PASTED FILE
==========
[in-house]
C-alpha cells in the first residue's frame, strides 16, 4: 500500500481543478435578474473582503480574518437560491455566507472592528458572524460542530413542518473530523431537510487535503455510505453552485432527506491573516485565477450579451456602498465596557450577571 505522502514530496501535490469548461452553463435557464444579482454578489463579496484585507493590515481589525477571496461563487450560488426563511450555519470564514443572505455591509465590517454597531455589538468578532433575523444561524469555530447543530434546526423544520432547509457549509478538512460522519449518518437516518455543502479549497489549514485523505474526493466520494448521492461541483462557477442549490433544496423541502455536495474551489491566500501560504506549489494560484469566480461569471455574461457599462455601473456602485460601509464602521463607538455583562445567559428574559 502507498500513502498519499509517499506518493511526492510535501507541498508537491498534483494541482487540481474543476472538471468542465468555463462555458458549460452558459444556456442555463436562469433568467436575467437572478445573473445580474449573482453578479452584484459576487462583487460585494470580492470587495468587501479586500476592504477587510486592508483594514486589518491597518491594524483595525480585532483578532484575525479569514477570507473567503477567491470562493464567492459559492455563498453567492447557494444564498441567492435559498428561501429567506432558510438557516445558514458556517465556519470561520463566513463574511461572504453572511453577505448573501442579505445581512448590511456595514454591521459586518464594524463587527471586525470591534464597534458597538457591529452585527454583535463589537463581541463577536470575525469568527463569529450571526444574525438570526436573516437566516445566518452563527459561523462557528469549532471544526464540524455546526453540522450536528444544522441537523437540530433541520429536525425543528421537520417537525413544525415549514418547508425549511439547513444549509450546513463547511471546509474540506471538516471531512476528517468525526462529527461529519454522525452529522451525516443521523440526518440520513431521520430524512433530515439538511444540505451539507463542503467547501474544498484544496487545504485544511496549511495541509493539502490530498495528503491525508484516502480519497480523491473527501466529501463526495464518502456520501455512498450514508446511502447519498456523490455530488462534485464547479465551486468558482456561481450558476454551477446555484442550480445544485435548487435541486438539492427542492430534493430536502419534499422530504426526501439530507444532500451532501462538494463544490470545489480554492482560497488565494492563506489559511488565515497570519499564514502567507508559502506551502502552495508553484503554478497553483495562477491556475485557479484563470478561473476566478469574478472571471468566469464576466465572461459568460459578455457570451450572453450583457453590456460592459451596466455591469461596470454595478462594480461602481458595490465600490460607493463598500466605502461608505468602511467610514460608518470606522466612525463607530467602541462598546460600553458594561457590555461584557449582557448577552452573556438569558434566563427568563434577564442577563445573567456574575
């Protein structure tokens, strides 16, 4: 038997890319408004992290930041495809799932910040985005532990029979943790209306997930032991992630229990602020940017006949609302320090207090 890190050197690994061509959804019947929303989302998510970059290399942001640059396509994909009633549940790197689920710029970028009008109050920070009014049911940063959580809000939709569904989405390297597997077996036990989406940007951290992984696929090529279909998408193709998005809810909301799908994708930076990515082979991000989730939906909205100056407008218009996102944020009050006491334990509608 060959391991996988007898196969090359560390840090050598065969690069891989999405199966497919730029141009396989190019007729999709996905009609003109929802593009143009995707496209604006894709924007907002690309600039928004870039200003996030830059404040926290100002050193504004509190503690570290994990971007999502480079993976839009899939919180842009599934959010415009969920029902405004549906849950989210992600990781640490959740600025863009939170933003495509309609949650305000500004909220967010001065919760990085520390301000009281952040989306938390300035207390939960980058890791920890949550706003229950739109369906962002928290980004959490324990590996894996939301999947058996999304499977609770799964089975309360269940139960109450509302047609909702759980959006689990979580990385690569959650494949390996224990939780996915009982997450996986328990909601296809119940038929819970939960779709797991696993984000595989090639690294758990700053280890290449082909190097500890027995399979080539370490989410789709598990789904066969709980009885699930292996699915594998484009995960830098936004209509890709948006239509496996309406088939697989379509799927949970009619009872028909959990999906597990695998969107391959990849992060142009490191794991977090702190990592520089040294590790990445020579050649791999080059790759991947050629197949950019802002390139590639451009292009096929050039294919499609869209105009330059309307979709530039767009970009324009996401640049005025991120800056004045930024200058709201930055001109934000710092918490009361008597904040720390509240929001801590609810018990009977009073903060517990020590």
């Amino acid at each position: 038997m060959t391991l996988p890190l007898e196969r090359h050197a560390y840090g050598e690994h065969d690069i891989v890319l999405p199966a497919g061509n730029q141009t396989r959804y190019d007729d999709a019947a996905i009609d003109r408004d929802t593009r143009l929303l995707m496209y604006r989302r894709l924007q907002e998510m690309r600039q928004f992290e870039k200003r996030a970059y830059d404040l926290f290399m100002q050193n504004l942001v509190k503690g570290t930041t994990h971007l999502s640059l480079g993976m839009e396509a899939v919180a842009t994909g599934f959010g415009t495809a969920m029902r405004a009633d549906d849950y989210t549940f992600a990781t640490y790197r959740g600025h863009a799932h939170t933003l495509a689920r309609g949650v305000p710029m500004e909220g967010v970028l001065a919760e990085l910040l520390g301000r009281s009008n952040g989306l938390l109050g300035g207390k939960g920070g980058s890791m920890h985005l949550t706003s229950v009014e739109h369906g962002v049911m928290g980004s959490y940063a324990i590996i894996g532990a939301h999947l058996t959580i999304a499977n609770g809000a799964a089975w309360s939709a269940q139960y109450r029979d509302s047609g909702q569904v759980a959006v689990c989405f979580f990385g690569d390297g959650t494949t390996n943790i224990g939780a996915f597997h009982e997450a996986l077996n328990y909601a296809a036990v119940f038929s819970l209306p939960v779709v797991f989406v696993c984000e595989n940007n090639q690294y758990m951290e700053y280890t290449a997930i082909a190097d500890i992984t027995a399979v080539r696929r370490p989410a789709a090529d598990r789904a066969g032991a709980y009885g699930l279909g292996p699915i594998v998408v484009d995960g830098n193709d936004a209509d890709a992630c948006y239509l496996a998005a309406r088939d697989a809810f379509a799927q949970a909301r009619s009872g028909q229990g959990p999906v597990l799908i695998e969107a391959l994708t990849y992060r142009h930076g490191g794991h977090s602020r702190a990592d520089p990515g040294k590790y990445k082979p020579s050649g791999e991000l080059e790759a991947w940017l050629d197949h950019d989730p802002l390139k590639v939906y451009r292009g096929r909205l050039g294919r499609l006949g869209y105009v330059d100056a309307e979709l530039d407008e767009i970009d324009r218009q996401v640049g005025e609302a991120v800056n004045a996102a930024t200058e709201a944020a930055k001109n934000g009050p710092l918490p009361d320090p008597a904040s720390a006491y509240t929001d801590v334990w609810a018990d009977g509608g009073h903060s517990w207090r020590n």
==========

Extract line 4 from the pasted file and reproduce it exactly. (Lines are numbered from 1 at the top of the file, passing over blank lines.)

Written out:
């Amino acid at each position: 038997m060959t391991l996988p890190l007898e196969r090359h050197a560390y840090g050598e690994h065969d690069i891989v890319l999405p199966a497919g061509n730029q141009t396989r959804y190019d007729d999709a019947a996905i009609d003109r408004d929802t593009r143009l929303l995707m496209y604006r989302r894709l924007q907002e998510m690309r600039q928004f992290e870039k200003r996030a970059y830059d404040l926290f290399m100002q050193n504004l942001v509190k503690g570290t930041t994990h971007l999502s640059l480079g993976m839009e396509a899939v919180a842009t994909g599934f959010g415009t495809a969920m029902r405004a009633d549906d849950y989210t549940f992600a990781t640490y790197r959740g600025h863009a799932h939170t933003l495509a689920r309609g949650v305000p710029m500004e909220g967010v970028l001065a919760e990085l910040l520390g301000r009281s009008n952040g989306l938390l109050g300035g207390k939960g920070g980058s890791m920890h985005l949550t706003s229950v009014e739109h369906g962002v049911m928290g980004s959490y940063a324990i590996i894996g532990a939301h999947l058996t959580i999304a499977n609770g809000a799964a089975w309360s939709a269940q139960y109450r029979d509302s047609g909702q569904v759980a959006v689990c989405f979580f990385g690569d390297g959650t494949t390996n943790i224990g939780a996915f597997h009982e997450a996986l077996n328990y909601a296809a036990v119940f038929s819970l209306p939960v779709v797991f989406v696993c984000e595989n940007n090639q690294y758990m951290e700053y280890t290449a997930i082909a190097d500890i992984t027995a399979v080539r696929r370490p989410a789709a090529d598990r789904a066969g032991a709980y009885g699930l279909g292996p699915i594998v998408v484009d995960g830098n193709d936004a209509d890709a992630c948006y239509l496996a998005a309406r088939d697989a809810f379509a799927q949970a909301r009619s009872g028909q229990g959990p999906v597990l799908i695998e969107a391959l994708t990849y992060r142009h930076g490191g794991h977090s602020r702190a990592d520089p990515g040294k590790y990445k082979p020579s050649g791999e991000l080059e790759a991947w940017l050629d197949h950019d989730p802002l390139k590639v939906y451009r292009g096929r909205l050039g294919r499609l006949g869209y105009v330059d100056a309307e979709l530039d407008e767009i970009d324009r218009q996401v640049g005025e609302a991120v800056n004045a996102a930024t200058e709201a944020a930055k001109n934000g009050p710092l918490p009361d320090p008597a904040s720390a006491y509240t929001d801590v334990w609810a018990d009977g509608g009073h903060s517990w207090r020590n």